English shilling (1825)
It is interesting to note that probably the last "crest" actually worn was the eagle which decorated the Kaiser's helmet. We should note also that the practice of using representations of a "crest" on seals and notepaper has led to general misuse of the word; it is quite incorrect to speak of the Regimental "badge" on notepaper as a "crest," although stationers persistently do so.
The date at which the Lion of the Royal Crest was given a crown on his head is somewhat uncertain; but in Stuart times he was so shewn, and it. is the crown which particularly distinguishes him from the Lions borne on the "Escutcheon" of the Arms of England. It is one of those three uncrowned Lions from the "Escutcheon" of England which has been for so long the Badge of the King's Own Regiment; it must be understood that the Lion of the King's Own is "passant" and bears no crown, whereas the Lion of the Worcestershire Regiment is "statant" and crowned.
Shoulder-Belt Plate of
Capt. Edgell Wyatt
How the Royal Lion came to be granted as a badge to our Regiment is not yet definitely known. The first proof of the existence of the badge is an officer's belt-plate of 1796 which bears the device of the Lion. The Royal Crest is nowadays understood to mean the combined device of the Royal Lion and the Crown; as such it has been borne by several Regiments and Corps. But the Lion alone, without the Crown, was borne by the 29th Foot (Worcestershire Regiment), and this device is rare. There is one other case of its use; about the time that the device appears first to have been granted to the Worcestershire Regiment, it was also worn by the officers of the King's Company of the Grenadier Guards. The officers of the other Companies of the 1st Guards, as the Grenadiers were then called, wore as their badge the Star of the Garter.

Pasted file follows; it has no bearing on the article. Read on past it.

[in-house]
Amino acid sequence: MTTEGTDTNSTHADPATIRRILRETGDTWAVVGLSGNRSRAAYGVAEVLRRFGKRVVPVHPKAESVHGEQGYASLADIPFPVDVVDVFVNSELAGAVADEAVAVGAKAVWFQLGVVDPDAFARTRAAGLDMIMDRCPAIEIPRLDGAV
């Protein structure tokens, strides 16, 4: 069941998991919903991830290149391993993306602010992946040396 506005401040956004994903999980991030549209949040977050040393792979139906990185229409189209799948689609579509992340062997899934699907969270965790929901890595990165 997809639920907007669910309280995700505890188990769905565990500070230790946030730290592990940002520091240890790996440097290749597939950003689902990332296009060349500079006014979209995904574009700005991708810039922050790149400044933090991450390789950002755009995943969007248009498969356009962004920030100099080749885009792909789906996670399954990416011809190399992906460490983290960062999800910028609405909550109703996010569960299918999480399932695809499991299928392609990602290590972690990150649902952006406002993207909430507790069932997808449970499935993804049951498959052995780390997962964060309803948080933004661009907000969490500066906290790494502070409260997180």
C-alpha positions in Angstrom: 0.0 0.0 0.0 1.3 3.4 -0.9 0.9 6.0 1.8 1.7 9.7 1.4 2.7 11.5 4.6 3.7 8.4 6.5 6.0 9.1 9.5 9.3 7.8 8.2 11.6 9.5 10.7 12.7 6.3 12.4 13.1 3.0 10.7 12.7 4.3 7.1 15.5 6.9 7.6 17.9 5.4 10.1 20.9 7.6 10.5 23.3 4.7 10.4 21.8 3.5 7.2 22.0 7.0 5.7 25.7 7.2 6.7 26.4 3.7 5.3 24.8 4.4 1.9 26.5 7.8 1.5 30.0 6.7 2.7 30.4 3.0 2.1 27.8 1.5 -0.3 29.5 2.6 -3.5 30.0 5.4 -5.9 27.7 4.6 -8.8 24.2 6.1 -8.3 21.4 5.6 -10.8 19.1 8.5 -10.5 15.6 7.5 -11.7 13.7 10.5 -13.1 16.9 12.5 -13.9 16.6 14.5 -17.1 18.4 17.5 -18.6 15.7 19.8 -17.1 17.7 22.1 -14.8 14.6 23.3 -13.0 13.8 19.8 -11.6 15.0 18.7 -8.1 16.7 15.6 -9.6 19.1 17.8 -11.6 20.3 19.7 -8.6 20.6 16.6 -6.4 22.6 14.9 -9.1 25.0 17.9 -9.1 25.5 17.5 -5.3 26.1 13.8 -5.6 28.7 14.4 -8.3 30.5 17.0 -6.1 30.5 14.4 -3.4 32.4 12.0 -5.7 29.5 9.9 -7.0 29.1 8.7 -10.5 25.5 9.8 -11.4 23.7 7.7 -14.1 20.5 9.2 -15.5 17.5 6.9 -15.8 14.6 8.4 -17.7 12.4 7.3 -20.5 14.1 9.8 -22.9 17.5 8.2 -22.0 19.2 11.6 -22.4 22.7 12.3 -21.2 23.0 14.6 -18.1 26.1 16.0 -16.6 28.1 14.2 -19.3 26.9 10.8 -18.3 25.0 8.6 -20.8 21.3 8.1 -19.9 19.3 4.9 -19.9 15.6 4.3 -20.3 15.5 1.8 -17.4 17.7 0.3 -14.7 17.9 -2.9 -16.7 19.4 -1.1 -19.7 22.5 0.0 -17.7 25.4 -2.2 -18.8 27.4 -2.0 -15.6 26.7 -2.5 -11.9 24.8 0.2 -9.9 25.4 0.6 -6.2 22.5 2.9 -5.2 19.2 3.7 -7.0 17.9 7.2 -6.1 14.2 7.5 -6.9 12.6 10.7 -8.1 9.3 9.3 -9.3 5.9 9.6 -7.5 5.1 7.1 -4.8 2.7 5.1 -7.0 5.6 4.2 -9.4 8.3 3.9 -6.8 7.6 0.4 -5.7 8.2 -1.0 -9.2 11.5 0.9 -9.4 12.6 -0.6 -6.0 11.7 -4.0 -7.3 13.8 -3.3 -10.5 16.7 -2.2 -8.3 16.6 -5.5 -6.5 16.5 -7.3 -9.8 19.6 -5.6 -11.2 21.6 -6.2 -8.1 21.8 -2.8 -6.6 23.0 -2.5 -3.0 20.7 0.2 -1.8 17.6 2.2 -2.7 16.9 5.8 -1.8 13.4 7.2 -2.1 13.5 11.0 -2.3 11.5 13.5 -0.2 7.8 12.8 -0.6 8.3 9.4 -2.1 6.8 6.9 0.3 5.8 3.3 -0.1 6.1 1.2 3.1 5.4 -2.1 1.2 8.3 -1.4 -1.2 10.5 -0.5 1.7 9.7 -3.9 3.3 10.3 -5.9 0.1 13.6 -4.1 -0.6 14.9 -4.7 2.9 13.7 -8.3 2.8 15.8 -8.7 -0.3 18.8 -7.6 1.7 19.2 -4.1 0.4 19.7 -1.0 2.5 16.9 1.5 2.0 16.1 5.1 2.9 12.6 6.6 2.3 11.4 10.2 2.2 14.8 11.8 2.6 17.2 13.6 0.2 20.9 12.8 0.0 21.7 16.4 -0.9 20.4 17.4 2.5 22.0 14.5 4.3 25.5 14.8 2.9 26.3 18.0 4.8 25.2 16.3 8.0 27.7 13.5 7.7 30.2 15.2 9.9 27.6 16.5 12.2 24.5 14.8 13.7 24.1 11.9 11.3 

In 1791 the 29th Foot (Worcestershire Regiment), then newly returned from America, went to Windsor for duty while the Guards were away. The Commanding Officer, Colonel Lord Cathcart, had recently been brought into the Regiment from the 1st Foot Guards. He was a personal friend of the Royal Family, and it is largely to his influence that the Worcestershire Regiment can attribute the grant to the Regiment of the Quickstep "Royal Windsor," composed by the King's daughter, Princess Augusta. It is probable that he it was who obtained for the Regiment the Royal device of the crowned Lion.
Another theory is that the badge was granted to commemorate the "Glorious First of June" three years later (1794). Although this is possible, it is strange that no memory of this grant should have been preserved.